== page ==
Drug-resistant bacterium found in eye drops has infected 55 people in 12 states
A strongly drug-resistant bacterium has been found in multiple brands of artificial tears eyedrops; the most commonly reported was EzriCare Artificial Tears, sold by Walmart, Amazon and other retailers. The bacterium has infected 55 people throughout 12 US states, having killed one patient and leaving others hospitalised or with permanent vision loss.
The CDC has released an alert warning of the bacteria, although the FDA is yet to announce any product recalls. The CDC is recommending that clinicians and patients stop using the products in lieu of any official guidance from regulatory authorities.
EzriCare’s manufacturer has announced that it is planning to recall the product.
The bacterium is a strain of Pseudomonas aeruginosa, which is a very versatile, drug-resistant bacterium often found in freshwater. It can cause skin, wound, burn, lung and systemic infections, but most often affects immune-compromised people, for example those with cystic fibrosis.
Currently, 35 of the 55 infected were found in four clusters of cases within healthcare facilities, among these four clusters EzriCare was the only product consistent between them all.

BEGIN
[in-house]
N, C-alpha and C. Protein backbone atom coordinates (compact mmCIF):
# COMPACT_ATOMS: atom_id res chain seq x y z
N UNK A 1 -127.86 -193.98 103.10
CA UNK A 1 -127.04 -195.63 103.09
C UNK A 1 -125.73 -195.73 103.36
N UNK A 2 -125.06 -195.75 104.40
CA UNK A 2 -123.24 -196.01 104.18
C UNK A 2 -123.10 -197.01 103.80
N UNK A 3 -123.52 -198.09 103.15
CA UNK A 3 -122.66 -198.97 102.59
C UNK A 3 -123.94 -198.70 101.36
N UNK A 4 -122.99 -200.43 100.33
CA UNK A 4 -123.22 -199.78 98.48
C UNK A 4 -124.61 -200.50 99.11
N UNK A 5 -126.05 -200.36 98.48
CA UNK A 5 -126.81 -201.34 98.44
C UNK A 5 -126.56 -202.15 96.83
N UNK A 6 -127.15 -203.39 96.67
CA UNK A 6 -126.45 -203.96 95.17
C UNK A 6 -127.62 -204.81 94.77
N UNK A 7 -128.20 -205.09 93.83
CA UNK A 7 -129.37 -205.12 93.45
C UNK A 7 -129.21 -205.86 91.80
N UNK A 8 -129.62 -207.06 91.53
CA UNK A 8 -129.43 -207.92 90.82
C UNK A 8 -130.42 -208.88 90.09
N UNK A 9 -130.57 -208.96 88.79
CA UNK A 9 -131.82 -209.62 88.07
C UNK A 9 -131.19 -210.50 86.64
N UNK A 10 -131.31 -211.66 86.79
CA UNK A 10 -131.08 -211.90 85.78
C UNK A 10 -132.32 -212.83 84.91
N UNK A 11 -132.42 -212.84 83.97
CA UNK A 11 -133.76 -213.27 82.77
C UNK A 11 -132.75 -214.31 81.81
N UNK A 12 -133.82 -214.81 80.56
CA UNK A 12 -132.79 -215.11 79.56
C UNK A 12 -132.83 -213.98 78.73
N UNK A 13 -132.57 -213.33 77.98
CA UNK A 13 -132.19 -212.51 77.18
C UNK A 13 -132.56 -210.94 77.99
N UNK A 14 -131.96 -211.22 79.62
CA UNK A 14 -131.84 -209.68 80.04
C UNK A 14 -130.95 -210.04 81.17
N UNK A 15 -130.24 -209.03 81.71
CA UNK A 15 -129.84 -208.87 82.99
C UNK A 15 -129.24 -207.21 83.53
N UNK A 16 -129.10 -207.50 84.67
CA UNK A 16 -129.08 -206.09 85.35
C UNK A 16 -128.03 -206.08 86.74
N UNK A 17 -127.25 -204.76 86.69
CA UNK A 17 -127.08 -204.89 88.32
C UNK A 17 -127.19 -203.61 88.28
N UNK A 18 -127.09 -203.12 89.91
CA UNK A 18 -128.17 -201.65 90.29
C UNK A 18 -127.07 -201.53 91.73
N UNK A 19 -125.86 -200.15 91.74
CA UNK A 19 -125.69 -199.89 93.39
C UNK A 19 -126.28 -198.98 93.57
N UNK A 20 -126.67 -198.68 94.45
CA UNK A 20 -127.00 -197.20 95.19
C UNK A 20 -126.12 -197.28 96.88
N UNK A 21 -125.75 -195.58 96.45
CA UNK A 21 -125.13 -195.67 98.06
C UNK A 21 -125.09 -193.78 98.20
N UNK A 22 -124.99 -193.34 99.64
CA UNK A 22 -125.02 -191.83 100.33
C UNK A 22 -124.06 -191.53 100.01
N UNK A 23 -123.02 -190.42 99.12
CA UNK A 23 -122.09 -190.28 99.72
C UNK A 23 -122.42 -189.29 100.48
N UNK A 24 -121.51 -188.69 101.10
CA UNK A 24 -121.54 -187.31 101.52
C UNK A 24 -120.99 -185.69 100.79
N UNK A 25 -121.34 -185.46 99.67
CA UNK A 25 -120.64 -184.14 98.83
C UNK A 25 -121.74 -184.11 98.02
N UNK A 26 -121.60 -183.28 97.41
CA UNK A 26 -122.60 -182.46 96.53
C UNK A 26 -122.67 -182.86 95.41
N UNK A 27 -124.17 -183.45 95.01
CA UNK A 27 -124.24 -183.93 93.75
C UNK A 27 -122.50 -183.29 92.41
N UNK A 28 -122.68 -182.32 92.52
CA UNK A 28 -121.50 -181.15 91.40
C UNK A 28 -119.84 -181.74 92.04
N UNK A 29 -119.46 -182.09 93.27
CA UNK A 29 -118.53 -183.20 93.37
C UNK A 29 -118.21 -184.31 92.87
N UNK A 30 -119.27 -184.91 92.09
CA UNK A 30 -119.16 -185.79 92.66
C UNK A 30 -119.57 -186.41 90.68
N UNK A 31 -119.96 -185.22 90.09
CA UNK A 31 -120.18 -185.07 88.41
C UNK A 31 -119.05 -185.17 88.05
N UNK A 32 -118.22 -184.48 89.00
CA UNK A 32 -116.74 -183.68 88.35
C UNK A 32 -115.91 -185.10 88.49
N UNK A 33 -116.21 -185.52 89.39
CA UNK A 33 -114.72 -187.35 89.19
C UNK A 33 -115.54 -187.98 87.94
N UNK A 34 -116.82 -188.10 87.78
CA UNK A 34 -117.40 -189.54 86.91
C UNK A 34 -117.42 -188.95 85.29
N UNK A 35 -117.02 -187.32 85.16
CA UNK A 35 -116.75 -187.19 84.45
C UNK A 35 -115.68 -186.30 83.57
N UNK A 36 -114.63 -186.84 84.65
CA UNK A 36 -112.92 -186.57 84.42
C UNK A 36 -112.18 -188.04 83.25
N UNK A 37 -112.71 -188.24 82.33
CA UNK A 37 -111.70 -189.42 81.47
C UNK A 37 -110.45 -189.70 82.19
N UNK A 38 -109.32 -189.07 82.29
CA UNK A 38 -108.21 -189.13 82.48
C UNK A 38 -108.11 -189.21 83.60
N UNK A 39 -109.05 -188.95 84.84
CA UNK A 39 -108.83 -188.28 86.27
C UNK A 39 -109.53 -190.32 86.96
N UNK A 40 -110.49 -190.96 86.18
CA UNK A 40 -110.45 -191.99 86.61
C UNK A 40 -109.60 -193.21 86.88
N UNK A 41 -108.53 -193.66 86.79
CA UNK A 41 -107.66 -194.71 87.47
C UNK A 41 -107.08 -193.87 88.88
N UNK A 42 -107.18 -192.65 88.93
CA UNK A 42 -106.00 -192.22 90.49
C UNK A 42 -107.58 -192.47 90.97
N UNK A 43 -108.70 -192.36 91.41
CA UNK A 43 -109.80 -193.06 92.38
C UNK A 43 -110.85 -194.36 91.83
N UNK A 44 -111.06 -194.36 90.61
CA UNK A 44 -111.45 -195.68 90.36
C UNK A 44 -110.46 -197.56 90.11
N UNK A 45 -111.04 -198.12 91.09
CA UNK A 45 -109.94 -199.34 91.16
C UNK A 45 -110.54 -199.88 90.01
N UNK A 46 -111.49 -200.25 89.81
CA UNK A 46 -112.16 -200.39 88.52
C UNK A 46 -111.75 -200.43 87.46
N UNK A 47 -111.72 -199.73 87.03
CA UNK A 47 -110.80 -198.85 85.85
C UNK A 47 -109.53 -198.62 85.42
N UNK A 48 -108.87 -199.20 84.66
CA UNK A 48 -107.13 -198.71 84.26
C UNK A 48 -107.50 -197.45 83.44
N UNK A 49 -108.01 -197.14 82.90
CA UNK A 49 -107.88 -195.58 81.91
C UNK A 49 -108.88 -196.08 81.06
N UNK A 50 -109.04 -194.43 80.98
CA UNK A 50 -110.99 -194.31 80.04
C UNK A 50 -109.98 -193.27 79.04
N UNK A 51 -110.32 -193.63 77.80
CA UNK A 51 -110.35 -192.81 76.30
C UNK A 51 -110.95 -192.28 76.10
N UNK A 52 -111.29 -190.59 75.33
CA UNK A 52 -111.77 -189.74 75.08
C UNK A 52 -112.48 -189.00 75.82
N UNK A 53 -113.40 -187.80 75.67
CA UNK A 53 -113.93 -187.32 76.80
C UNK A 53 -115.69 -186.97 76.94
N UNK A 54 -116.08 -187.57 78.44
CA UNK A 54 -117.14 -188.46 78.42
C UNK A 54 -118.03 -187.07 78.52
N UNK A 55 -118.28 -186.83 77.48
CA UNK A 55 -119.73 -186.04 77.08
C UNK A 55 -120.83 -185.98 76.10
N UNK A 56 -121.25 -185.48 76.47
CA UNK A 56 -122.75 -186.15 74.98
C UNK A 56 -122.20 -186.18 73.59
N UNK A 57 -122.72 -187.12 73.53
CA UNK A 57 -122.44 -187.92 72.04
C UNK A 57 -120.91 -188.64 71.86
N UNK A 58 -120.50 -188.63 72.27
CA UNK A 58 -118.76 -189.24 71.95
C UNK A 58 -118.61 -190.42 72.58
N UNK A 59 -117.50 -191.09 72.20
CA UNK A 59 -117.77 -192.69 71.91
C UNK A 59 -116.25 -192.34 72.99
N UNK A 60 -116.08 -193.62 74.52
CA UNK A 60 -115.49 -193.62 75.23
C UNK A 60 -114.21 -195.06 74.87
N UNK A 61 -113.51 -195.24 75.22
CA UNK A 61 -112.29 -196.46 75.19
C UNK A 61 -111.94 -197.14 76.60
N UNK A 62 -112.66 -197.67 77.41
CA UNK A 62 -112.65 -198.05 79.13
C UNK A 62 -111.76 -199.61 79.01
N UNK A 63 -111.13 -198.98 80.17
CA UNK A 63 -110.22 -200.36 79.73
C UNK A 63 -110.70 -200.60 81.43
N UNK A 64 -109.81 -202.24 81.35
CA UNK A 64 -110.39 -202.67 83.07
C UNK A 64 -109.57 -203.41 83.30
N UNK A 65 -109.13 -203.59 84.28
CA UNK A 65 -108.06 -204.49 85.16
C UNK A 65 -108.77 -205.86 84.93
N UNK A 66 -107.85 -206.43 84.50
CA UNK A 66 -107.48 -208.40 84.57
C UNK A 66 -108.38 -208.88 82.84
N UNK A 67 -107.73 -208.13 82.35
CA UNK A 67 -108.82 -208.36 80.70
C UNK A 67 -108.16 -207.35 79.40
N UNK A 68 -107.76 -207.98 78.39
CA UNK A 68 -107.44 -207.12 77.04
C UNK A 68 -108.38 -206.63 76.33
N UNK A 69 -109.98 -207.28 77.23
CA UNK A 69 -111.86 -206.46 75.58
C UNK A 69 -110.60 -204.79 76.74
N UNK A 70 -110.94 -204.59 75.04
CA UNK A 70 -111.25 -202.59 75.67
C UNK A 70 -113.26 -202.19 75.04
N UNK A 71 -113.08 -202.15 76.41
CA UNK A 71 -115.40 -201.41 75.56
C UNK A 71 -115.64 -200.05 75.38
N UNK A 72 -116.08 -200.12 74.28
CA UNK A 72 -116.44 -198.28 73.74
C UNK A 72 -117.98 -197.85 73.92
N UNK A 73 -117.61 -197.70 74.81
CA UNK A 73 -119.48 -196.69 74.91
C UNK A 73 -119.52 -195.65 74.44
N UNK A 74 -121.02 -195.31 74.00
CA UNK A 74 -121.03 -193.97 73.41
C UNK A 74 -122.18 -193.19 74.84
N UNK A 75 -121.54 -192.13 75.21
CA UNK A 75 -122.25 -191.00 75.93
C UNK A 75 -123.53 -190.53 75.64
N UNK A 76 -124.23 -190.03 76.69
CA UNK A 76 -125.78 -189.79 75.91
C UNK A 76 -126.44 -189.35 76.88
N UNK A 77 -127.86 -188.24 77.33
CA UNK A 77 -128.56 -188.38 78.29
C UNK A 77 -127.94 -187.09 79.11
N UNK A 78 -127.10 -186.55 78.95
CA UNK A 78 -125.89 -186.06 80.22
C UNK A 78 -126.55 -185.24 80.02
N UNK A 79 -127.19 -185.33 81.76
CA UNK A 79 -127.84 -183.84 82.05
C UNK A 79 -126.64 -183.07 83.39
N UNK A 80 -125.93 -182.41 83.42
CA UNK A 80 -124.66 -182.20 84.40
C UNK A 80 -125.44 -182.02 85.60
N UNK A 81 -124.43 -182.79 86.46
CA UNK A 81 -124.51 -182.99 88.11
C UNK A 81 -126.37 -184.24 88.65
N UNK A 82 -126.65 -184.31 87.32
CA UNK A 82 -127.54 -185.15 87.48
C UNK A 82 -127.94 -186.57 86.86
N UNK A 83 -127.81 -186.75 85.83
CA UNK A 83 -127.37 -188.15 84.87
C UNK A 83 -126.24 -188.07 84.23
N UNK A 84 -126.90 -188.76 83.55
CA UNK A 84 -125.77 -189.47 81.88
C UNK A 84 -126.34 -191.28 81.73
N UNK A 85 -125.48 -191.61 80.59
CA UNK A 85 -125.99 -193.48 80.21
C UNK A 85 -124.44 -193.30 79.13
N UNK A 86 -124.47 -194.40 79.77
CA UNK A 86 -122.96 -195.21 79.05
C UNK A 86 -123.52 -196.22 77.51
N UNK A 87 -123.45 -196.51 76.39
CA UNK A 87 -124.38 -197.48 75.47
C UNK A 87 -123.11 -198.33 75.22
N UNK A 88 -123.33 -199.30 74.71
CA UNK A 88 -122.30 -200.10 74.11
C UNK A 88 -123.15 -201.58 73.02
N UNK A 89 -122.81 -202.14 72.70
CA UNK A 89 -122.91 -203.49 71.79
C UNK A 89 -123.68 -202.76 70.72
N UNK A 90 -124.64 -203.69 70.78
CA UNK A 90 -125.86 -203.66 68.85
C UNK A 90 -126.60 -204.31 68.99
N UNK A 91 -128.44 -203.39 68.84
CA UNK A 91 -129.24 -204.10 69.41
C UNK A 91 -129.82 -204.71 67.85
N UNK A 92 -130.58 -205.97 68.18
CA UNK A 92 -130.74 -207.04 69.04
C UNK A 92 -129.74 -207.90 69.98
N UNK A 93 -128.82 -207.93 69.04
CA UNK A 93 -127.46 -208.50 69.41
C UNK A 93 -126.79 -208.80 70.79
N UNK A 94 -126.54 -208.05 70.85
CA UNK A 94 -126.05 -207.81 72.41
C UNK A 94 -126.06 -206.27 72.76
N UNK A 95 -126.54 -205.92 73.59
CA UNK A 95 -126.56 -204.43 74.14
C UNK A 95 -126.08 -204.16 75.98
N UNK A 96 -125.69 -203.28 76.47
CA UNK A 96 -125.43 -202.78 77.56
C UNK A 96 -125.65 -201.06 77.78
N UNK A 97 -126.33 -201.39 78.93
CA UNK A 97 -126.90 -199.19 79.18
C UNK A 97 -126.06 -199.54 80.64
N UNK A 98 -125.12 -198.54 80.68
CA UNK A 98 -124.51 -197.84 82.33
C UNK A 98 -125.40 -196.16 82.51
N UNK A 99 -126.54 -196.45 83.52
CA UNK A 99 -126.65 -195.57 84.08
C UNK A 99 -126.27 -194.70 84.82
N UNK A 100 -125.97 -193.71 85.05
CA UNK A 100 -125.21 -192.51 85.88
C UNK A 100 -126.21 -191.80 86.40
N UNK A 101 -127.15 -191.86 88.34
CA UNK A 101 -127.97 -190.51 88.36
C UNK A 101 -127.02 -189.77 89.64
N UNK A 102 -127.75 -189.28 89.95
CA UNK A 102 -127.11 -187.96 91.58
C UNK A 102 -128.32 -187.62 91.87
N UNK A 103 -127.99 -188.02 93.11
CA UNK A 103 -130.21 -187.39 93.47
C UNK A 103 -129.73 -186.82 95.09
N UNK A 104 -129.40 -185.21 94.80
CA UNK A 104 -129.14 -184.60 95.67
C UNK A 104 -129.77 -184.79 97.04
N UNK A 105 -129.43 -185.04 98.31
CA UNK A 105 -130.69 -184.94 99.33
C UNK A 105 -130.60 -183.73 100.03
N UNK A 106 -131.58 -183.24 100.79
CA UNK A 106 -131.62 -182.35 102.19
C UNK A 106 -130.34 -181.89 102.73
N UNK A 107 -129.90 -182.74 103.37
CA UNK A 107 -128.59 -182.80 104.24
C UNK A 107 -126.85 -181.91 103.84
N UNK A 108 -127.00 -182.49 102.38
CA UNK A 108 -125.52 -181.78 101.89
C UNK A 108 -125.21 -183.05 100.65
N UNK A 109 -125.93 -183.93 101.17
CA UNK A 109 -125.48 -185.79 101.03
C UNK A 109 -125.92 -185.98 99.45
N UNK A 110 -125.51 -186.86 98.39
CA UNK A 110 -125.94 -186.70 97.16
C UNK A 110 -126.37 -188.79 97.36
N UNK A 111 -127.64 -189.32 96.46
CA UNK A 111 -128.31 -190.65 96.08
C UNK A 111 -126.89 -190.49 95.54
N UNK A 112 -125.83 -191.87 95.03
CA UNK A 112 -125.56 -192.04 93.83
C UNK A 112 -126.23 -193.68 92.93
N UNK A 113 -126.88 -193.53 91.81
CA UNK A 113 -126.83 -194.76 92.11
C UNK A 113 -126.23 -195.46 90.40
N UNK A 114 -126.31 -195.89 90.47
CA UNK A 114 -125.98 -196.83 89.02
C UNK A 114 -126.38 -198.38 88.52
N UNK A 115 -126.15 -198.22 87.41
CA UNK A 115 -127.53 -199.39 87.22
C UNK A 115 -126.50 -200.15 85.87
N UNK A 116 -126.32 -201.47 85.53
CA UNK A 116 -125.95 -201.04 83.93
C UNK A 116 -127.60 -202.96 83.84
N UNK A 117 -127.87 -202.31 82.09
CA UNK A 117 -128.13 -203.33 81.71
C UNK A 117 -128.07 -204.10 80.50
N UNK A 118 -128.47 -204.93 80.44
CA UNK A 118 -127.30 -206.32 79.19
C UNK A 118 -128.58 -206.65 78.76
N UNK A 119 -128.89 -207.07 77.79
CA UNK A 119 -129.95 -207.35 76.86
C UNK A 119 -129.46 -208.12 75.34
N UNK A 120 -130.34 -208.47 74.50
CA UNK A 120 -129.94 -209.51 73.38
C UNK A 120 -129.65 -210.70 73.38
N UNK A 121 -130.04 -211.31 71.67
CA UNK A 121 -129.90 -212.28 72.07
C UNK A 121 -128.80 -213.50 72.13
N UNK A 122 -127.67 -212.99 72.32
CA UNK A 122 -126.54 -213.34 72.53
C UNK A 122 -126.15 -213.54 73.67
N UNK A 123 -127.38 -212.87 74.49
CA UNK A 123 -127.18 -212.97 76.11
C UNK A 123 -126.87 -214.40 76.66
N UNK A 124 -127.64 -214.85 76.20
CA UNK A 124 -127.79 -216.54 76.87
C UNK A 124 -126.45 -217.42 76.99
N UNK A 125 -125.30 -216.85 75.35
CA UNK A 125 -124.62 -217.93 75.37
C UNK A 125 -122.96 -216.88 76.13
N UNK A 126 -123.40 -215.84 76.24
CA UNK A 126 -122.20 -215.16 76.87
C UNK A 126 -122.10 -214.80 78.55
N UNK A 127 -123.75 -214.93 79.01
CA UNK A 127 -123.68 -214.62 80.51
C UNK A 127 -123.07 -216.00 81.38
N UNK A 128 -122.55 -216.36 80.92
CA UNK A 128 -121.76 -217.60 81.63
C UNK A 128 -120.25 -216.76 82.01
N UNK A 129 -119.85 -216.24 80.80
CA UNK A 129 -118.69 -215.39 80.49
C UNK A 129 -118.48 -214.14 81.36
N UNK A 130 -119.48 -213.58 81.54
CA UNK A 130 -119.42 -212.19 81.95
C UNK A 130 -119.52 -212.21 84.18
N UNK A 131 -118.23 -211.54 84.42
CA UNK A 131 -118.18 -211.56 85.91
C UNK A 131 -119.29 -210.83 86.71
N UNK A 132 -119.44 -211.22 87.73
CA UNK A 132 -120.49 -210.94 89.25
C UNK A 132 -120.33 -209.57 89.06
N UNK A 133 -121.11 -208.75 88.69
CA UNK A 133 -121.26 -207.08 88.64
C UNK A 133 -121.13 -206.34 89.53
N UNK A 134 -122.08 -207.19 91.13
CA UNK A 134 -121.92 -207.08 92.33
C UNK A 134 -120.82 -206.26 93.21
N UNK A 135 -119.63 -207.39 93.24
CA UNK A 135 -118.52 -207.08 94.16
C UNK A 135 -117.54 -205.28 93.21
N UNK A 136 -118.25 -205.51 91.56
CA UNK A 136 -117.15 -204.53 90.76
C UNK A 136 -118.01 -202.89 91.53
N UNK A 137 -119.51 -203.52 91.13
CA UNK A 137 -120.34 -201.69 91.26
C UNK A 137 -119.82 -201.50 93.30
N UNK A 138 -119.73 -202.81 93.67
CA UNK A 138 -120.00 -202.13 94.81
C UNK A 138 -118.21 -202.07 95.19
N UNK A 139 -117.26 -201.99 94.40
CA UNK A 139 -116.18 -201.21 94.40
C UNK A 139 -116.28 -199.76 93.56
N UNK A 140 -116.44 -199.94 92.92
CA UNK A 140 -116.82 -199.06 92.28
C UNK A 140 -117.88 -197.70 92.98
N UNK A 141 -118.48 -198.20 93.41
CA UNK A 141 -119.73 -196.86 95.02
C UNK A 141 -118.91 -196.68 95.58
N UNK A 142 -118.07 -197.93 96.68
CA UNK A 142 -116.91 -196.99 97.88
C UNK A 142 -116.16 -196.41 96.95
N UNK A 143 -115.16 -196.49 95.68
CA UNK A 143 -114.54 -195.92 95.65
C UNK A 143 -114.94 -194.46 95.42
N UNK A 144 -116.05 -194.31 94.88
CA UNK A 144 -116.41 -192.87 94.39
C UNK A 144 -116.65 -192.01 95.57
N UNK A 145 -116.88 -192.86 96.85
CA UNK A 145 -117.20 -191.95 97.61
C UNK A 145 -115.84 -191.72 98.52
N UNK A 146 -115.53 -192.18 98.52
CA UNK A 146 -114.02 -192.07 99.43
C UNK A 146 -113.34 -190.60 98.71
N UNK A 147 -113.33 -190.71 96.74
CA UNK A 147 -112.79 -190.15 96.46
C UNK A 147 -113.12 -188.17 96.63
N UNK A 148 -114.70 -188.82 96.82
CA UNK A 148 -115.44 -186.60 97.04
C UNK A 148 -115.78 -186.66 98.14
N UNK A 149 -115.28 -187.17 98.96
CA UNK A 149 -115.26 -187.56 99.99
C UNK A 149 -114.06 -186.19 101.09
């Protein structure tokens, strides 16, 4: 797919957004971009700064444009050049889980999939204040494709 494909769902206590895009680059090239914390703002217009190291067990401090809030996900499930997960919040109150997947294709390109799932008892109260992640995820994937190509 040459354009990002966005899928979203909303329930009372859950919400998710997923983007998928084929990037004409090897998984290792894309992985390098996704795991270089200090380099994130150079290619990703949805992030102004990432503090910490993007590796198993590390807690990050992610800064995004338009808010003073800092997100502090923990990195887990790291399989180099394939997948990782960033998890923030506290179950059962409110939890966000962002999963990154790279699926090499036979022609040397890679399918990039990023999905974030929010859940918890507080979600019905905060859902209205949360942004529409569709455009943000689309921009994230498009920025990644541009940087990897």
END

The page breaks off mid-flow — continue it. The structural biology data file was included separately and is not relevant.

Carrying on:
The strain circulating at the moment is Verona Integron-mediated Metallo-ß-lactamase (VIM) and Guianan-Extended Spectrum-ß-Lactamase (GES)-producing carbapenem-resistant P. aeruginosa, also known as VIM-GES-CRPA. This is the first time VIM-GES-CRPA has spread in the US and it is resistant to countless antibiotics, including: cefepime, ceftazidime, piperacillin-tazobactam, aztreonam, carbapenems, ceftazidime-avibactam and various others. It currently appears that the strain is still susceptible to cefiderocol, a new antibiotic that received FDA approval in 2019.
Cases have so far been reported in California, Colorado, Connecticut, Florida, New Jersey, New Mexico, New York, Nevada, Texas, Utah, Washington and Wisconsin.
EzriCare has stated: “As of today, we are not aware of any testing that definitively links the Pseudomonas aeruginosa outbreak to EzriCare Artificial Tears. Nonetheless, we immediately took action to stop any further distribution or sale of EzriCare Artifical Tears. To the greatest extent possible, we have been contacting customers to advise them against continued use of the product.”
The company is so far cooperating with the CDC and FDA on the investigation.